A frozen adjuster, yup dead on. Again keep it in perspective. The manual adjusting brakes can have the adjuster frozen just as good as this self adjuster. These things need to be checked routinely regardless if self adjusting or manual. That problem has not changed.

Putting the adjust cable in the wrong hole. Well yes on auto shoes you have choices. Here they only give you 1 hole… Well technically I guess you can hook the cable on the wrong shoe but then the cable is so sloppy I would hope the rebuilder would see that and say hey, that’s not right…

BenK wrote:



Be sure to have the leading and trailing shoes in the right place.
One has short arc of friction material and the other has thicker friction
material and also longer arc of material. Normal for dual action shoe
design and folks mix them up all the time. As the metal shoe is
interchangeable between the leading and trailing or primary and secondary shoe.

Finally, that adjuster pawl can wear and/or comes from the factory
with too much of a sharp edge. Ditto the adjuster star wheel. That
means the pawl will have more or less bite to adjust the star wheel.
I've seen some pawls worn to point it won't adjust the star wheel no
matter how much that cable pulls (some has a large gauge wire or
a stamped sheetmetal in place of that cable).


Yes, you can screw up which shoe goes where. The primary shoe is a shorter pad length. It helps not lock the lining in the drum up top. The secondary shoe has a longer lining.

Now the pad thickness, again these things are dirt simple. Both linings are the same thickness. And they are really thin to start with. I was shocked the 1st time I saw TT ele brakes and they where new shoes. They are not like automotive that are thicker and more sophisticated. Again keep it in perspective, on a auto you have hydraulic wheel cylinders that generate high force as opposed to this magent setup. As I recall, 40K miles on a car on drum brakes and you could be in for new shoes on the standard OEM linings. Well that is 40K miles with high stopping force. Here 40K miles is a lot on a TT and then the weaker engagement strength and the pads do not wear as much. So they do not put very thick linings on. And they do not stop as good either… so the wear is less.

The adjuster or the pawl rounding itself, yes in time this will happen. But your perspective is automotive. The auto's wear more as they stop more so they adjust more. On TT’s they do not stop as good, do not wear as much and thus take longer to wear the sharp edges down. It’s not that they won’t or don't wear, it’s it will take longer to get there. For many RV’ers they may sell the TT by then….

BenK wrote:

Forgot to add that the radius between the shoes and drum important.

Why proper bedding in more than the transfer of friction material onto the cast
iron, but to wear down and match the shoe radius to the drum radius.

Point contact is what happens till the shoe material beds into the drum.

Few shops if any, will grind and match the friction material to the
drums anymore.


Yes you are right. These will fit better as they wear in and more contact comes that creates less spot loading heat. Boy I’m not old enough to ever remember shops grinding linings to match the drum. Again on automotive. What came out of the Raybetos box went on the car…

BenK wrote:

[image]

Notice the oil/grease spot on the friction material. Ruined it and needs replacement.

If oil/grease, slippery and lessens friction. If brake fluid, will cause the shoe to be 'grabby'

It appears to be the secondary shoe which has this wet spot. Hope it
is something non-dino oil based so not an issue.



Ben, the photo tricked you… sorry. It is for sure not brake fluid or oil…. And it is not grease either. That pic is from the actual good wheel. Good eye, but the blackend spot is water. In this saga of drum runout I had a tarp over the axles and brake ass’y for about 2 days. And it rained. I took the tarp off to take the pic's before I cleaned up the dust, resanded the shoes and cleaned the brake plates back up. The tarp splashed and I rubbed it getting it off. It is a mark on the brake plate too.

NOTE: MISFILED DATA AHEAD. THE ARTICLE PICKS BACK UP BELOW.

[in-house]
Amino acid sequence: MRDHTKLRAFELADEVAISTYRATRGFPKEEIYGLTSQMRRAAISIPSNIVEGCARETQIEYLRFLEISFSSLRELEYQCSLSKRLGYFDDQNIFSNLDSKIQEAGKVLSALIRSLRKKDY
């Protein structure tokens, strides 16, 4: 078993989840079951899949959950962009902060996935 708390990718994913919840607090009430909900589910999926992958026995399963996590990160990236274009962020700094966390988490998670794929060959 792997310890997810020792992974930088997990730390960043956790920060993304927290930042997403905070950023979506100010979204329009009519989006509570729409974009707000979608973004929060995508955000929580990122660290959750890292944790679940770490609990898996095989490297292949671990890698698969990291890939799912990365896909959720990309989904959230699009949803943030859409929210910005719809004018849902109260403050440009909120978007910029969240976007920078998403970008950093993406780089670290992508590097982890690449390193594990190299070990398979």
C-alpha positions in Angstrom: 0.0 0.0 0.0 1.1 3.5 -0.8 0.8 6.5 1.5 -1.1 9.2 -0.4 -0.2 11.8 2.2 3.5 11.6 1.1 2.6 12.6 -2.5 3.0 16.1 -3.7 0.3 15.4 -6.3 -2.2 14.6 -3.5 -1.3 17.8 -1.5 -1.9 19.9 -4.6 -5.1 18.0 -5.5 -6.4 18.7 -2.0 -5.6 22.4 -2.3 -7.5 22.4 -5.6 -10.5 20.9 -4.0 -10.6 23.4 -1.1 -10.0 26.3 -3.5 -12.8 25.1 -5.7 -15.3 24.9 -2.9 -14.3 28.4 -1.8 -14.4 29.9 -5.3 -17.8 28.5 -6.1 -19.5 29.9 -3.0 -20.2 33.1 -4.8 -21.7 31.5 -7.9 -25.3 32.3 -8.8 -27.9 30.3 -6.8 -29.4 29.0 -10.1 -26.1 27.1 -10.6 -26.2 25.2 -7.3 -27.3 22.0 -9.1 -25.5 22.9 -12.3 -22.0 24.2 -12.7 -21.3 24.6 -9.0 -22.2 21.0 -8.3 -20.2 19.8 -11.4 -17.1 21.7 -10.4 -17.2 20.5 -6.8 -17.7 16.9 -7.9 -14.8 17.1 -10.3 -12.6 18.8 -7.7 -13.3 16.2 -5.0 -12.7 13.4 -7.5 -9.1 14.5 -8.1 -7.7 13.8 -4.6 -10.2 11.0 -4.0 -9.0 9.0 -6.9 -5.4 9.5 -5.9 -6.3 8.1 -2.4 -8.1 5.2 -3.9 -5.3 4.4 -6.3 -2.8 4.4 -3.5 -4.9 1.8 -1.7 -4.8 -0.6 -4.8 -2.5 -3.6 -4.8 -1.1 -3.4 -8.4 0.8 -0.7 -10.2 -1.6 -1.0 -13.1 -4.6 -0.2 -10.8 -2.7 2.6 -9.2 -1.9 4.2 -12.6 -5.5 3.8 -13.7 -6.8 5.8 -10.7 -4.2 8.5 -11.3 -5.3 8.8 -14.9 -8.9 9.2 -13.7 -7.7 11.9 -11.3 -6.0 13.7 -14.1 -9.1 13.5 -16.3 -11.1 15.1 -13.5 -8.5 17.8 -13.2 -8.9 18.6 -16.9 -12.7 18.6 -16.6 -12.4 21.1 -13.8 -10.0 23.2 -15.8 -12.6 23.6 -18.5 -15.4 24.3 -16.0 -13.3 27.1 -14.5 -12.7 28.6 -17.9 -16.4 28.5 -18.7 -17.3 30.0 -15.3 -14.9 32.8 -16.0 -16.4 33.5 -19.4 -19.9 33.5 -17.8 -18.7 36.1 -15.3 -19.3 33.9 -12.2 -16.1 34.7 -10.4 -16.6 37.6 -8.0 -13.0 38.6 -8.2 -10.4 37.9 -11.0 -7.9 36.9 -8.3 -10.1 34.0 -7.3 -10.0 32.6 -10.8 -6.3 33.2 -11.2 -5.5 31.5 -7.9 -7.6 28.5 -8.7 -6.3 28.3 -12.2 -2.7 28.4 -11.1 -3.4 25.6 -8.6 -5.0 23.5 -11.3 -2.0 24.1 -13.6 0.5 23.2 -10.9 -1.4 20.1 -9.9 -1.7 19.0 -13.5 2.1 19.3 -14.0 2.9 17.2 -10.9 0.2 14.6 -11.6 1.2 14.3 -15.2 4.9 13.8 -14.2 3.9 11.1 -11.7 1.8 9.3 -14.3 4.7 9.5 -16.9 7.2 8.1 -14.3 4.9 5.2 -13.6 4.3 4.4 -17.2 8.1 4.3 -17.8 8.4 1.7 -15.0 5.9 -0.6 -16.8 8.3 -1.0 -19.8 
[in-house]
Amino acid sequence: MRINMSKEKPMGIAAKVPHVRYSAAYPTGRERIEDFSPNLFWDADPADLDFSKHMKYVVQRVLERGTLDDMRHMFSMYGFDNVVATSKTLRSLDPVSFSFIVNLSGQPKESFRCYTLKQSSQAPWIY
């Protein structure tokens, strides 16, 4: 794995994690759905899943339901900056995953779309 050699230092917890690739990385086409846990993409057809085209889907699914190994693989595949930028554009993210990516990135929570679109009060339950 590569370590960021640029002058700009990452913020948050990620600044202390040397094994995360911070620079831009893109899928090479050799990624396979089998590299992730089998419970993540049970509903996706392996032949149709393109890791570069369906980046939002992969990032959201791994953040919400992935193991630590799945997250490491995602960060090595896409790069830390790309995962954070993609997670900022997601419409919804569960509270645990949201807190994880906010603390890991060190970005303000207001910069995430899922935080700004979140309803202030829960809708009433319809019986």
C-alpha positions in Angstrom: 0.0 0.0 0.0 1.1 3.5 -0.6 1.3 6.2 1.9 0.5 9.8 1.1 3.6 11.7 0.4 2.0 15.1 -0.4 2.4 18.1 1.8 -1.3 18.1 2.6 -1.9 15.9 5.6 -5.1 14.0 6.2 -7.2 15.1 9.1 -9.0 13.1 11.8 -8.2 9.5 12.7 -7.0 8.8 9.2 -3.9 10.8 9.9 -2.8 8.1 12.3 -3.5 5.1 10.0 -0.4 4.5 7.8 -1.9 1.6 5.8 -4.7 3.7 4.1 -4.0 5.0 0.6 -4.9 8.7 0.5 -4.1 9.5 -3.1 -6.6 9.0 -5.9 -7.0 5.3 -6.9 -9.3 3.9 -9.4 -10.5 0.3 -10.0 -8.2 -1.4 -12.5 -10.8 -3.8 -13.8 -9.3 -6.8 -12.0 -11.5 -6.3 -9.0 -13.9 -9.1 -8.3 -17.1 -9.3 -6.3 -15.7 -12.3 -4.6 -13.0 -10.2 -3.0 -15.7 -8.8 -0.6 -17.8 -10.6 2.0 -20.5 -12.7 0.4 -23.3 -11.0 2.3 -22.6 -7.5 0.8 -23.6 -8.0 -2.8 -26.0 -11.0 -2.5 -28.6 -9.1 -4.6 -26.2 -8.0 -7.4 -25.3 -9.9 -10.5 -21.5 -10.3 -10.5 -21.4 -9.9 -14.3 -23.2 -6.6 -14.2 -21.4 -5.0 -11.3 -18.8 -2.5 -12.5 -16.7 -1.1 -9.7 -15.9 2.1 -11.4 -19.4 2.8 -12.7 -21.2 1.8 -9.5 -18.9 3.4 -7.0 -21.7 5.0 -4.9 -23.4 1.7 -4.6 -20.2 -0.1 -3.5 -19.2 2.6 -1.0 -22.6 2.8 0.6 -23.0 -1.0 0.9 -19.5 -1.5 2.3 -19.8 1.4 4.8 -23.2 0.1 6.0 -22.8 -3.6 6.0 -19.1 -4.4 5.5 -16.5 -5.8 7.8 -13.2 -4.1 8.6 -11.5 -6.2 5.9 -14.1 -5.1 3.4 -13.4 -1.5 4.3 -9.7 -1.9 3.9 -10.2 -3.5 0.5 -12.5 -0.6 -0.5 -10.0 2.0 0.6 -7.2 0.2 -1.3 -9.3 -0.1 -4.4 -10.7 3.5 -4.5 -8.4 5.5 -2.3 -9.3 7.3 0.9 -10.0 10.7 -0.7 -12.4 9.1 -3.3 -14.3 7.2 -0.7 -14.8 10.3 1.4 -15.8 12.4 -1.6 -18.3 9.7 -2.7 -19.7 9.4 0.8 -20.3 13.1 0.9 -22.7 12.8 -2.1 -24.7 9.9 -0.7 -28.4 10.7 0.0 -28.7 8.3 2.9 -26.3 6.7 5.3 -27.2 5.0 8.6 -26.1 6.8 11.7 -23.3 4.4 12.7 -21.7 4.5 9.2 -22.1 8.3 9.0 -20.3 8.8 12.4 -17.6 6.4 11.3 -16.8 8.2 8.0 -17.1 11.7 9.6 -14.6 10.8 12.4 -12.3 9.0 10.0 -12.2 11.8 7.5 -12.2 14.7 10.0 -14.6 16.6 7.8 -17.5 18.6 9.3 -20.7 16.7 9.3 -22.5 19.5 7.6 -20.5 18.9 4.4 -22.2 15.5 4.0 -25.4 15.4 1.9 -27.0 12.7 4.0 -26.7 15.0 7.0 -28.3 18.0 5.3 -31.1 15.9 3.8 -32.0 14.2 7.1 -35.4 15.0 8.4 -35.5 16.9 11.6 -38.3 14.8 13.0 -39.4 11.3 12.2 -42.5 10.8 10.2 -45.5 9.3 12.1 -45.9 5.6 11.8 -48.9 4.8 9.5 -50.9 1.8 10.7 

On precision made parts or even local auto shops re-maching the drums, this one urked me. The shop that wanted to charge $20 and no guarantee for run out on a trailer drum tells me all they can do and make money is slap the drum on a resurfacer, tighten the hub and let it cut. They do not indicate the drum in before they cut and they do not adjust if it is not spinning on the bearing cones right. Thus you get a drum, resurfaced and runout that is hit and miss. And what is worse is a brand new drum that runs out 0.016”?? The seal and the lining surface are dead true to each other, just off center with the bearing??? That lathe can cut perfect just as easy as it can cut off center. The difference is the time/skill to indicate the part in before you cut.

You have a good write up,. Just these things are not that sophisticated.

Thanks, good info.

John

* This post was edited 12/07/09 08:50pm by JBarca *

JBarca

Radnor, Ohio, USA

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Posted: 12/07/09 08:55pm Link  |  Print  |  Notify Moderator

coolbreeze01 wrote:

As I shop new trailers, I'm seeing some with the self adjusting Dexter's. After reading your experience, now I'm wondering if the self adjusters are a plus or minus.
Good report.


Hi Coolbreeze

While yes I had an issue with an out of spec brake drum, I for sure would buy these again and will if I ever wear them out.

The brakes work all the time just like they do right after you use to manually adjust them. If your TT does not stop well for you right after you adjusted the manual brakes, this upgrade will not do you much good. It may be a wiring issue.

Out of curiosity, what brand now offer these are new? I’m hoping they have at least started making it into the industry.

Thanks

John

time2roll

Southern California

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Posted: 12/07/09 09:13pm Link  |  Print  |  Notify Moderator

For all that hassle it makes disc conversion look easier. I was kinda thinking of the 10" self adjusting system but now I hesitate.